NPR Staff

If you've stepped foot in a comic book store in the past few years, you'll have noticed a distinct shift. Superheroes, once almost entirely white men, have become more diverse.

There's been a biracial Spider-Man, a Muslim Ms. Marvel, and just last week, Marvel announced that the new Iron Man will be a teenage African-American girl.

Joining this lineup today is Kong Kenan, a Chinese boy who, as part of a reboot of the DC comics universe, is one of four characters taking up Superman's mantle.

Journalist Gay Talese has never shied away from controversial topics. He took on the mafia in Honor Thy Father and dove deep into America's sex life in Thy Neighbor's Wife. But even Talese paused when he first heard about the Manor House Motel in Aurora Colo., back in 1980. Innkeeper Gerald Foos had outfitted his motel with a special platform which allowed him to spy on his guests — and he invited Talese to take a peek as well. Talese, a man of seemigly insatiable curiosity, did just that. But Foos demanded anonymity, so Talese decided not to write about the experience.

Gene and Carolyn Shoemaker made a life together gazing at the stars. For 17 years, the couple worked side by side — Gene, as a renowned astrogeologist, studying planets and other celestial bodies, and Carolyn, who had turned to astronomy later in life yet discovered more comets than most pros.

"When I was 50 years old and my kids were grown, Gene suggested, well, maybe I would like to try my hand at astronomy a little bit," Carolyn tells her son-in-law Phred Salazar, on a recent visit with StoryCorps.

Hisham Matar spent his childhood in Libya. But then his father became a dissident, working against Libyan dictator, Moammar Ghadhafi.

The family eventually left Libya for Cairo. But even in exile, Ghadafi's men could find you. "If you said the wrong thing about someone in company that you weren't sure of, people could disappear," he tells NPR's Kelly McEvers. "So the sense that there was a ghost in every gathering, you know a potential transporter of what is being said, is something that all dictatorships instill in their people."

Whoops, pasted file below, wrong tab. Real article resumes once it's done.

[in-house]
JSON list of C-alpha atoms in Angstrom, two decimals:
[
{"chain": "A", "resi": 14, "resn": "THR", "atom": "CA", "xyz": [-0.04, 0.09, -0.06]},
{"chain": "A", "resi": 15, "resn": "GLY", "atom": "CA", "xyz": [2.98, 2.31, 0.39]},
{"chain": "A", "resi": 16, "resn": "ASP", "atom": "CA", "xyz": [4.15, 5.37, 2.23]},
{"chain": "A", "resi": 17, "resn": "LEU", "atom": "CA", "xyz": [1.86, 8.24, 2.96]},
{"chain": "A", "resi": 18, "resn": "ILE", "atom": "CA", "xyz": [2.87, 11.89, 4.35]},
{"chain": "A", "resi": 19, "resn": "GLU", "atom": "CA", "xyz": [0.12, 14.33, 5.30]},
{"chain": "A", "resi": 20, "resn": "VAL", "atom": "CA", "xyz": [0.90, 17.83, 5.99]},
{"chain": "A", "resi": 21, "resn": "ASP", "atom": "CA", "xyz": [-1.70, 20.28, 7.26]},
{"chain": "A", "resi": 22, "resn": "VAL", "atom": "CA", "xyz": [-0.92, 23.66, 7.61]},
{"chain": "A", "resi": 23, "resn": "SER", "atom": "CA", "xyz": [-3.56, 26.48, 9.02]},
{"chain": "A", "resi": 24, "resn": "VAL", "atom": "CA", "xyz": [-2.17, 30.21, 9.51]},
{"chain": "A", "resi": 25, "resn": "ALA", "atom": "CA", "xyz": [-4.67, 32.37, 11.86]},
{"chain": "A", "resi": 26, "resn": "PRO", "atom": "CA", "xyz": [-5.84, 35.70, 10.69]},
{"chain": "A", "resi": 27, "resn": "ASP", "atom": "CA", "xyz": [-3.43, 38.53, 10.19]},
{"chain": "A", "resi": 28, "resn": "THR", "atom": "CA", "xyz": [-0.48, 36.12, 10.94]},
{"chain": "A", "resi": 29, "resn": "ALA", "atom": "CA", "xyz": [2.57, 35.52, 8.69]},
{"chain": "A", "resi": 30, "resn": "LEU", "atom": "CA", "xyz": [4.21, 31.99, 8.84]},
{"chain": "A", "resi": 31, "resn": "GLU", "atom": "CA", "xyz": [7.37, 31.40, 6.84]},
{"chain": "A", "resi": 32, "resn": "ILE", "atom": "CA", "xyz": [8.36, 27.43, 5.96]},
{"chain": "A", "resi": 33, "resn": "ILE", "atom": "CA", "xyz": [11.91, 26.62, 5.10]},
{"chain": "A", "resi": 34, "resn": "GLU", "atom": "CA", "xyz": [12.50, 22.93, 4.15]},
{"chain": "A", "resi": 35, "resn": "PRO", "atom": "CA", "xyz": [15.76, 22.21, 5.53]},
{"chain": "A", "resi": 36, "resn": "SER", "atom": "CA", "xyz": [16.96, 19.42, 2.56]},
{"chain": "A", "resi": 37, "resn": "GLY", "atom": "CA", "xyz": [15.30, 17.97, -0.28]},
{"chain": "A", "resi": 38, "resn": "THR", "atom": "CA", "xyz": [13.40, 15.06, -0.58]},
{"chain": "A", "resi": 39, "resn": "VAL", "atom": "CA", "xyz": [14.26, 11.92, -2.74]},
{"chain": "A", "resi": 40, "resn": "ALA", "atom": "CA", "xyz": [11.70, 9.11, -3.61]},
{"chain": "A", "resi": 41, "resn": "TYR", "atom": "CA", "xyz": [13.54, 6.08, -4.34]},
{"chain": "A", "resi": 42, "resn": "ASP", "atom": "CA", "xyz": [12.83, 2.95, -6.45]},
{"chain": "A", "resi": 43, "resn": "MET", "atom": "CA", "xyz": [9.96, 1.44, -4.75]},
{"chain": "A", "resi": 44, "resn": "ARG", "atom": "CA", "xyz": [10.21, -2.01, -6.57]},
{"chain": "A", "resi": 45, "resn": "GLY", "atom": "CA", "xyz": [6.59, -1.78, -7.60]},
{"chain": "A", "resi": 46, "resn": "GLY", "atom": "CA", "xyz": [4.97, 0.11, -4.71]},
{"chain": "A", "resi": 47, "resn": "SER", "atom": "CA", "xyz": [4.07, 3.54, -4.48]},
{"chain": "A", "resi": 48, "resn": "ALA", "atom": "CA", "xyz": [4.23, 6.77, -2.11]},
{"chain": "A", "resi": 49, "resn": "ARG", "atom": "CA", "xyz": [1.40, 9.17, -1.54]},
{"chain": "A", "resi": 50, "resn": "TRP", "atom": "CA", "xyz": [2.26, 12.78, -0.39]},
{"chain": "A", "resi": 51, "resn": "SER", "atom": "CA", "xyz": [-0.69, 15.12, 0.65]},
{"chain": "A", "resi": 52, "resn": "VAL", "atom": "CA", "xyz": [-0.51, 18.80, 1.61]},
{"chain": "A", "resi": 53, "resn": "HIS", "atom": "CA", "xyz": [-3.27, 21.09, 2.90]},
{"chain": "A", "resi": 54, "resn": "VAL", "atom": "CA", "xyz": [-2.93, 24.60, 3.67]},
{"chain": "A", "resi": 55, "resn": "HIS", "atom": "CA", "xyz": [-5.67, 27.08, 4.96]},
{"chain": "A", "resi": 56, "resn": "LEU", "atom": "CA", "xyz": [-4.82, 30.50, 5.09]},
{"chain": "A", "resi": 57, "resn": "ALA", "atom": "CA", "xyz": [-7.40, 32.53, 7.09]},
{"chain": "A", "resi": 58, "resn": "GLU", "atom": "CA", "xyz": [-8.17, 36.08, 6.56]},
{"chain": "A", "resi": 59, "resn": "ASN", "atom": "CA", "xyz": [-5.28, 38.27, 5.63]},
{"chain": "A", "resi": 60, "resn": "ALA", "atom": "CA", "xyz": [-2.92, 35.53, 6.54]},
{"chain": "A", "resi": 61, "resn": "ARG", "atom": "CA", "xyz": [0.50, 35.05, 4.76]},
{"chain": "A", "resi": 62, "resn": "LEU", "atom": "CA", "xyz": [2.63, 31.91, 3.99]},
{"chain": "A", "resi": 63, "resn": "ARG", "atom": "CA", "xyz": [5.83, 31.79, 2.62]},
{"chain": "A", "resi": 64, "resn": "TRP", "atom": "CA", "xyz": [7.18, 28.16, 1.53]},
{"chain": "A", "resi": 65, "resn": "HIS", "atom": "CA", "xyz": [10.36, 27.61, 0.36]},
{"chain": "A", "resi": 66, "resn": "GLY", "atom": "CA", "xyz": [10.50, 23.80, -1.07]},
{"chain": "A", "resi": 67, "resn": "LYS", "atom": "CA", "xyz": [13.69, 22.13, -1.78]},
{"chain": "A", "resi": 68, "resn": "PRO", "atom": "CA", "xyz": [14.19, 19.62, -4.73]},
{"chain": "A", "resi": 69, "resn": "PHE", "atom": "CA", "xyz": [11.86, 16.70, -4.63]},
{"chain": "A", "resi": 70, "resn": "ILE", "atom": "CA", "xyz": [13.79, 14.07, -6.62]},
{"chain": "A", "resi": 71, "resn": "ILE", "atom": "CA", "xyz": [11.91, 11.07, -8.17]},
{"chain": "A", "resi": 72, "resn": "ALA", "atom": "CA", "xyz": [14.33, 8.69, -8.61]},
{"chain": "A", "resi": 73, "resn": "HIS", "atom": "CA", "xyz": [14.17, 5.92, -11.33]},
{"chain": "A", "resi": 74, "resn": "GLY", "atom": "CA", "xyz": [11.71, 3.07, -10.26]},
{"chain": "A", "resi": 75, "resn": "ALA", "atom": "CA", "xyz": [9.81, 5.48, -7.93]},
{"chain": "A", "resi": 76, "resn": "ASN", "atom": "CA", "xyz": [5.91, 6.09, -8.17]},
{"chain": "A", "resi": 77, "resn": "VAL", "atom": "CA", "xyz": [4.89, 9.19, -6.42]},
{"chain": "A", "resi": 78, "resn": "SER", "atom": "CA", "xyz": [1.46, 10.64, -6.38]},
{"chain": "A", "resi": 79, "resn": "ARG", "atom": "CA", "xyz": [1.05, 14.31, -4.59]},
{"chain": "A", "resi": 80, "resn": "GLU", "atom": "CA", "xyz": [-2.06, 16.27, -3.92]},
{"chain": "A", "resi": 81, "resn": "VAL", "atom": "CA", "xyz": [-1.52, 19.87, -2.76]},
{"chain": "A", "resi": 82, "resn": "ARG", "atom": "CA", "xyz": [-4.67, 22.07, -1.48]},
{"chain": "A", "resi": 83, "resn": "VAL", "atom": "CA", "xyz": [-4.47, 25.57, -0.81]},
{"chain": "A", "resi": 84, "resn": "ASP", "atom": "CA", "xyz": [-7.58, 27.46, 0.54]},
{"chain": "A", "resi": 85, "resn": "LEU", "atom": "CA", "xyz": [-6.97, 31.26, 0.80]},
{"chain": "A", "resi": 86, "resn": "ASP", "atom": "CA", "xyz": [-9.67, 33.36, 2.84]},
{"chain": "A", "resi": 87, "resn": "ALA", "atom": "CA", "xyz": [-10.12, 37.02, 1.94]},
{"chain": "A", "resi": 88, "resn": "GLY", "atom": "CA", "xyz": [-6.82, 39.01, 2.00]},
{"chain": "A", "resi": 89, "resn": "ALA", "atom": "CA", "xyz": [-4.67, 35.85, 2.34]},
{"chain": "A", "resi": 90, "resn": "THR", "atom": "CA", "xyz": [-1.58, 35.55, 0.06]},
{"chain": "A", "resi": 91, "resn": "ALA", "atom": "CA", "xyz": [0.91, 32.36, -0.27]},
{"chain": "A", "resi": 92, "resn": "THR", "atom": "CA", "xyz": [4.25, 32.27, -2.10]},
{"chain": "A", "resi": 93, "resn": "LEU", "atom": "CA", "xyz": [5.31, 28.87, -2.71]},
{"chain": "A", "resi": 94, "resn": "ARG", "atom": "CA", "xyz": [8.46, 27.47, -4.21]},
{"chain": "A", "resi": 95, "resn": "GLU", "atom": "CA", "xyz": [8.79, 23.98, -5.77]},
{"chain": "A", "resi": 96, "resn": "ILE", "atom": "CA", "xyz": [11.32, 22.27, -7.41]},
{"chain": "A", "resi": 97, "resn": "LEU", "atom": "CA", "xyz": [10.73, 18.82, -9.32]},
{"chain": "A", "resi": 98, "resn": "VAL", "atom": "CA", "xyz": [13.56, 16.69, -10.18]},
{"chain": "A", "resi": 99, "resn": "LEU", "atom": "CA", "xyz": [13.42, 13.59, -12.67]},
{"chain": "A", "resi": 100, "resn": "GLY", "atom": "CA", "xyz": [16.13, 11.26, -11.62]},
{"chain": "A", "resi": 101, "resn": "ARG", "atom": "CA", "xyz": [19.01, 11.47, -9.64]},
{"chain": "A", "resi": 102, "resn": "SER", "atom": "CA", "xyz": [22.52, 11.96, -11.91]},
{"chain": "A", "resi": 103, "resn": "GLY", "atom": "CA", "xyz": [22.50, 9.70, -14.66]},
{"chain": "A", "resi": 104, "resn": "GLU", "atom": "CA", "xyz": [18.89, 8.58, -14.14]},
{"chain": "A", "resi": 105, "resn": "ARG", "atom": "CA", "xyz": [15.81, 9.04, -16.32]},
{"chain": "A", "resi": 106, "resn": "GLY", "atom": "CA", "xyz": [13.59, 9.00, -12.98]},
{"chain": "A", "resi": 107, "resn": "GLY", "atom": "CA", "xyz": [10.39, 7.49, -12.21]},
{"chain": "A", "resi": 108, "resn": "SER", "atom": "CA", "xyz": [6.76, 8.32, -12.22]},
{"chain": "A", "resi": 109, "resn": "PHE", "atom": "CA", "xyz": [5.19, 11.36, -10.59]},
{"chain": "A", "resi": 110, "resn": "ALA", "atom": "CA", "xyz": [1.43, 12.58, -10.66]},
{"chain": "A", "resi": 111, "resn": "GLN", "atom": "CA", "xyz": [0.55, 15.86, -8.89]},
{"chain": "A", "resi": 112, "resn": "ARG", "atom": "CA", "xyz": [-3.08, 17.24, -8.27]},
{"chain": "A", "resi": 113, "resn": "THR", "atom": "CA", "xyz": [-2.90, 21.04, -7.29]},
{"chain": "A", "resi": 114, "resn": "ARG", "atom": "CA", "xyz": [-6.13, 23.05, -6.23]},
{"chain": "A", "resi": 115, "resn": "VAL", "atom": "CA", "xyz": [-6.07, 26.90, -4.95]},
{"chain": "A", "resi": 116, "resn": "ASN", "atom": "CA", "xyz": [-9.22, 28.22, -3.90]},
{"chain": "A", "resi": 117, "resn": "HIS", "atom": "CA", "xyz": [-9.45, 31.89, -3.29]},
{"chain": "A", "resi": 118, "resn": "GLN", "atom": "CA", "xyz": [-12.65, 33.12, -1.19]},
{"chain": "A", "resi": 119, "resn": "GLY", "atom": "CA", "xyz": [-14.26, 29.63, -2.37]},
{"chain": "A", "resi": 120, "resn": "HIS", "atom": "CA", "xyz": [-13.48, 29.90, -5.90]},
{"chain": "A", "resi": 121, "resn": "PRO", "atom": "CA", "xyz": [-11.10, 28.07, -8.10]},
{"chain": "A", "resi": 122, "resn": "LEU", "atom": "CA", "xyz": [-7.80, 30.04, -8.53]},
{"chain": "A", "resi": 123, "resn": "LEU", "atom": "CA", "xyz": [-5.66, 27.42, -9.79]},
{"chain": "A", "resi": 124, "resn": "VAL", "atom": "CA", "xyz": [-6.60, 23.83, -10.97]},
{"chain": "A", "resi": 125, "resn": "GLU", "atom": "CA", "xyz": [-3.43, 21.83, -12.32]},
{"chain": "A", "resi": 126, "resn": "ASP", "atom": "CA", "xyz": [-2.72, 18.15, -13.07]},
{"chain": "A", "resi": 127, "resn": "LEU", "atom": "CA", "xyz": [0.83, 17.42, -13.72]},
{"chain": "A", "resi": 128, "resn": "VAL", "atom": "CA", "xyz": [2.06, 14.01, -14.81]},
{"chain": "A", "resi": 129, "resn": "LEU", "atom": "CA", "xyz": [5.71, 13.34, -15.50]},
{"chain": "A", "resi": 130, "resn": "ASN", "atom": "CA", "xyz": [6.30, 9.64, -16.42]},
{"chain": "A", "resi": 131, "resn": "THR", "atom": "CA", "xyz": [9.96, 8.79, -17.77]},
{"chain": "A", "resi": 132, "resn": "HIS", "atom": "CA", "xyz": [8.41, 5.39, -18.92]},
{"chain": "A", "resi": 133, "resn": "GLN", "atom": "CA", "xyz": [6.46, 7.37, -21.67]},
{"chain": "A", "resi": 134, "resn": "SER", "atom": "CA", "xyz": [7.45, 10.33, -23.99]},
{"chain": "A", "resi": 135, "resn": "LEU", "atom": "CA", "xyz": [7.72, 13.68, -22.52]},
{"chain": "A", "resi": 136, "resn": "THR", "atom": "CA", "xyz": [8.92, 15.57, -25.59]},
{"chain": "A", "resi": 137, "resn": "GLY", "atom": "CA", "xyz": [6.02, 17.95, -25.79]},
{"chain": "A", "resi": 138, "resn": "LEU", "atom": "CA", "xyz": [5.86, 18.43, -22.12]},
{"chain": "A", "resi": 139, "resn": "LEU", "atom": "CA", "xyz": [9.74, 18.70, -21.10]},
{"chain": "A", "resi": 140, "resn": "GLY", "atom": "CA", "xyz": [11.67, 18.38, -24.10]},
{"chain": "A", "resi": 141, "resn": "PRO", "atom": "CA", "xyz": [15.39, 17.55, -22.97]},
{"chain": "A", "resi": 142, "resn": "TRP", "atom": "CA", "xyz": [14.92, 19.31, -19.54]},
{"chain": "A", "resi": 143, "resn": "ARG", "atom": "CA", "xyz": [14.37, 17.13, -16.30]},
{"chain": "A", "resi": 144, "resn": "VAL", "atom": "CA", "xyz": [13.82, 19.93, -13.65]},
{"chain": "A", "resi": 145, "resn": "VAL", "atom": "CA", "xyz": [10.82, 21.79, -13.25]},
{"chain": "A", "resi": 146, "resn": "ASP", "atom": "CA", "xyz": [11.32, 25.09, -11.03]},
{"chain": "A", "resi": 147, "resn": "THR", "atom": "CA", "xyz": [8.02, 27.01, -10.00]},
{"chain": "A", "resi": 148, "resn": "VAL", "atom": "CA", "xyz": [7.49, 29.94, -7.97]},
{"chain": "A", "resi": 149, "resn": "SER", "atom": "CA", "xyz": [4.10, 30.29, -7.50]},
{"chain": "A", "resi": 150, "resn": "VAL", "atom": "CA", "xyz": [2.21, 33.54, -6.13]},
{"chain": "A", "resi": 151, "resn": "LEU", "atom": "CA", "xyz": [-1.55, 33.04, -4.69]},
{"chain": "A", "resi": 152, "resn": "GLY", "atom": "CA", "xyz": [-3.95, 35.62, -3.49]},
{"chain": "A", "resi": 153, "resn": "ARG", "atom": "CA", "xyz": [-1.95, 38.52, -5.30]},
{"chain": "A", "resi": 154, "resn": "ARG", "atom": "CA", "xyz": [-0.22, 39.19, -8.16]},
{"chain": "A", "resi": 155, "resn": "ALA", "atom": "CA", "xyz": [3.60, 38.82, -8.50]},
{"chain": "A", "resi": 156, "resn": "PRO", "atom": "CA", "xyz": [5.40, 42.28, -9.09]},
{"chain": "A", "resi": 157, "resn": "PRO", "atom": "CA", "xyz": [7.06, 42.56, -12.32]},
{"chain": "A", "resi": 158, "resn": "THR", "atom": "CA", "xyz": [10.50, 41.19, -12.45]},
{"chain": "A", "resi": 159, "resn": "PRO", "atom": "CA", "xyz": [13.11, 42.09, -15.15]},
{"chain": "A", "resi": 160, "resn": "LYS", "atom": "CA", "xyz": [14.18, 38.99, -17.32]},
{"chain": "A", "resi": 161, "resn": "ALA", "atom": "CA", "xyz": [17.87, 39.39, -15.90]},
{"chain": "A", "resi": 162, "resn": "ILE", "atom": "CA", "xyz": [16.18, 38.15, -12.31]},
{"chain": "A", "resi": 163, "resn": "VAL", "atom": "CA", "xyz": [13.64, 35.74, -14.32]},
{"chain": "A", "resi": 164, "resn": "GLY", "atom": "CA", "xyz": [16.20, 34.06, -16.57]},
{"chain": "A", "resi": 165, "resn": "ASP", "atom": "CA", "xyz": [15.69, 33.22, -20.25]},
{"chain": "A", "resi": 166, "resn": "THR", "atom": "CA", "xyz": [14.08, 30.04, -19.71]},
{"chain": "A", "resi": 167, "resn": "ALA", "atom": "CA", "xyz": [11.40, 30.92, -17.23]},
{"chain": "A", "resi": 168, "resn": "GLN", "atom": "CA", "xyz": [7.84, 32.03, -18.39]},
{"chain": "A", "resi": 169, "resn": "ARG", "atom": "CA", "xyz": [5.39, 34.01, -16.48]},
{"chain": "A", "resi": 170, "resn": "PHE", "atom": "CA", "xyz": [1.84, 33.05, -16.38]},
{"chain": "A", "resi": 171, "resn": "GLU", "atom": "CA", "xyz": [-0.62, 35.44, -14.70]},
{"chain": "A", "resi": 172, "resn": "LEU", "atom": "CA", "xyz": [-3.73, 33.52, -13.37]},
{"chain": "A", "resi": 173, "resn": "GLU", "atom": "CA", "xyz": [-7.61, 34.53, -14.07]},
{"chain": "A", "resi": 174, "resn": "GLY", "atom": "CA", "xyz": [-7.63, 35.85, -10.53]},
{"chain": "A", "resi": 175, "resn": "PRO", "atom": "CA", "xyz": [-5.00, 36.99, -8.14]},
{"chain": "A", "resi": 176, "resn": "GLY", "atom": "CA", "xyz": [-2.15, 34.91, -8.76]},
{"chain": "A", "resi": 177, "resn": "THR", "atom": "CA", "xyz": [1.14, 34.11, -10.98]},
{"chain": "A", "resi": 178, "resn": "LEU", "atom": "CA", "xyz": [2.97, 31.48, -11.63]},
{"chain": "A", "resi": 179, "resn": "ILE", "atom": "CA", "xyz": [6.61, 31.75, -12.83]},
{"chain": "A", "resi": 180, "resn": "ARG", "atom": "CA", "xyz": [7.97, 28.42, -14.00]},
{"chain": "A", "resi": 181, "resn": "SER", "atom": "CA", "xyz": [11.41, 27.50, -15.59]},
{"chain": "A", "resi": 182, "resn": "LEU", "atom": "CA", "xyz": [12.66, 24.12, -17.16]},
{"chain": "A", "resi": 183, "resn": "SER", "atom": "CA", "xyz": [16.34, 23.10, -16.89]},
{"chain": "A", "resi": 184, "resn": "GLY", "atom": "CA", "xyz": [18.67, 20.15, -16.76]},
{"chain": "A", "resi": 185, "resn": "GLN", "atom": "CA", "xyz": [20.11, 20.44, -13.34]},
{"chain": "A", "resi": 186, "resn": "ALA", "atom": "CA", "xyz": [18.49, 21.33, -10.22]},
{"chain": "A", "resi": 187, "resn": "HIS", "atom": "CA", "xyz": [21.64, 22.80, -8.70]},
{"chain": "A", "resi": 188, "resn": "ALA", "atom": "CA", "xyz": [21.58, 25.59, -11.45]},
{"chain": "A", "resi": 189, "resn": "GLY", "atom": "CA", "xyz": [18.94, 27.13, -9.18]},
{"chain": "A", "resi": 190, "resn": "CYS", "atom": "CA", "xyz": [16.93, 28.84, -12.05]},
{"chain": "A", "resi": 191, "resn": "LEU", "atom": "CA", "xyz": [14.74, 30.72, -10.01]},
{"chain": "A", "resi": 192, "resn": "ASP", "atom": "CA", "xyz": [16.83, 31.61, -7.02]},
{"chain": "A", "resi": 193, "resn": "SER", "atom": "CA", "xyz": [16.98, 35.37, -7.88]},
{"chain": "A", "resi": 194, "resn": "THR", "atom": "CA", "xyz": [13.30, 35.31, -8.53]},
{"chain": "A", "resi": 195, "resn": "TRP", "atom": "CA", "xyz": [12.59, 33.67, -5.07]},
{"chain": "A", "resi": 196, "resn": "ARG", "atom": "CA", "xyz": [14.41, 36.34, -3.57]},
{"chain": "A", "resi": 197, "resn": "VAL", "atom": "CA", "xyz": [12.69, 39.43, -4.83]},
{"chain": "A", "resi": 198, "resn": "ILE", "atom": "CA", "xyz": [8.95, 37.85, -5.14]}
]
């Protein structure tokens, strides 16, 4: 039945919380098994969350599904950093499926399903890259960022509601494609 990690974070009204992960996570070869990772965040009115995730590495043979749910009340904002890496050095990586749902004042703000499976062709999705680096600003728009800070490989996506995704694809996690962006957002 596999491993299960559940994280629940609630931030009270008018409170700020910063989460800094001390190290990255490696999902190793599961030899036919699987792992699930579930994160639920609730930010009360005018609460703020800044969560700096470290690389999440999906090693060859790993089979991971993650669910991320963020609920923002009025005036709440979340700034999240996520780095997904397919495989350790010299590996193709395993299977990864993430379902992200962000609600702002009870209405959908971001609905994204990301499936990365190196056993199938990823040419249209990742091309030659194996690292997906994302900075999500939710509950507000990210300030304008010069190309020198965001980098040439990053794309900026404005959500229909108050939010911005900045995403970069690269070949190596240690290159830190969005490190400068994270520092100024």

What does it mean to be middle class in America?

When All Things Considered's Ari Shapiro asked people in New York City's Times Square, the answers were all over the place.

"You're struggling, like, paycheck to paycheck, and you're going, 'Oh shoot, I want to go into H&M, but you know what, I'll do it next week when I get paid again,' " said Erin Kennedy, a 44-year-old who runs a gym in the Bronx.

Building manager Bob Berger, who's in his 60s, also identifies as middle class, but this New Yorker's experience differs greatly.

Maxwell does things on his own schedule. The 43-year-old R&B singer just celebrated the 20th anniversary of his first album, Maxwell's Urban Hang Suite, which helped inaugurate the neo-soul movement. Now, he's releasing his fifth studio album, blackSUMMERS'night.

"The middle class is disappearing" has been a standard line during this election cycle. As it turns out, it's not wrong.

The novel Valley of the Dolls turns fifty this year — and it still looks fabulous.

Maybe it's the nips and tucks, or the booze and pills — you know, the dolls — or the backstabbing. Or the bonking.

If, for some reason you have not come across this book in your literary travels — or maybe you're pretending you haven't — it's the seamy Hollywood showbiz story of three women, Anne Welles, Jennifer North and Neely O'Hara.

"It was very cryptic, and quite mysterious. I received a phone call and I was told that Kanye was an enormous fan of my work, and he would like to meet me."

That's how it started for painter Vincent Desiderio. The next day, he flew from New York to Los Angeles to meet Kanye West. When he arrived, he says, "It was as if I'd entered into a surprise party for me."

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